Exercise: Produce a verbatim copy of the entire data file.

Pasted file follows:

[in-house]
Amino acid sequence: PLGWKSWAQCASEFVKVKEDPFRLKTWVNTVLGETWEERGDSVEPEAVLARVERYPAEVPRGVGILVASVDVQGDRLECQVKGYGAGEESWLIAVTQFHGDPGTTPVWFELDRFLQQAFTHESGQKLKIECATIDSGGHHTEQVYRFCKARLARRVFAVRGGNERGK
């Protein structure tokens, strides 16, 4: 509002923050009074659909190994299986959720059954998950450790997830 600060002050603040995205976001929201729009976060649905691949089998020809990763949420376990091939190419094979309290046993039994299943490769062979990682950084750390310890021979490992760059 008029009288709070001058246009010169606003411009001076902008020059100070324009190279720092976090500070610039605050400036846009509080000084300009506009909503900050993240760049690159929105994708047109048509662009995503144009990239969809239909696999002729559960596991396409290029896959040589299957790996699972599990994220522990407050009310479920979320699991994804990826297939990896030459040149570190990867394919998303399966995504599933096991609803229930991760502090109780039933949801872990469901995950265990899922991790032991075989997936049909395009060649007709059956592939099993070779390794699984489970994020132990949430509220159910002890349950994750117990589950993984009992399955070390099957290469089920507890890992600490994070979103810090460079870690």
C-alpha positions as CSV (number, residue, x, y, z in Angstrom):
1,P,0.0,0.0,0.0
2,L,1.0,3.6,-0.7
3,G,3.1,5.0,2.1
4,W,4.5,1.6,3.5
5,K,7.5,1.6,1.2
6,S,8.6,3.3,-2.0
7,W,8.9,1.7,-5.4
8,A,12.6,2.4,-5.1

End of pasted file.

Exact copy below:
[in-house]
Amino acid sequence: PLGWKSWAQCASEFVKVKEDPFRLKTWVNTVLGETWEERGDSVEPEAVLARVERYPAEVPRGVGILVASVDVQGDRLECQVKGYGAGEESWLIAVTQFHGDPGTTPVWFELDRFLQQAFTHESGQKLKIECATIDSGGHHTEQVYRFCKARLARRVFAVRGGNERGK
């Protein structure tokens, strides 16, 4: 509002923050009074659909190994299986959720059954998950450790997830 600060002050603040995205976001929201729009976060649905691949089998020809990763949420376990091939190419094979309290046993039994299943490769062979990682950084750390310890021979490992760059 008029009288709070001058246009010169606003411009001076902008020059100070324009190279720092976090500070610039605050400036846009509080000084300009506009909503900050993240760049690159929105994708047109048509662009995503144009990239969809239909696999002729559960596991396409290029896959040589299957790996699972599990994220522990407050009310479920979320699991994804990826297939990896030459040149570190990867394919998303399966995504599933096991609803229930991760502090109780039933949801872990469901995950265990899922991790032991075989997936049909395009060649007709059956592939099993070779390794699984489970994020132990949430509220159910002890349950994750117990589950993984009992399955070390099957290469089920507890890992600490994070979103810090460079870690």
C-alpha positions as CSV (number, residue, x, y, z in Angstrom):
1,P,0.0,0.0,0.0
2,L,1.0,3.6,-0.7
3,G,3.1,5.0,2.1
4,W,4.5,1.6,3.5
5,K,7.5,1.6,1.2
6,S,8.6,3.3,-2.0
7,W,8.9,1.7,-5.4
8,A,12.6,2.4,-5.1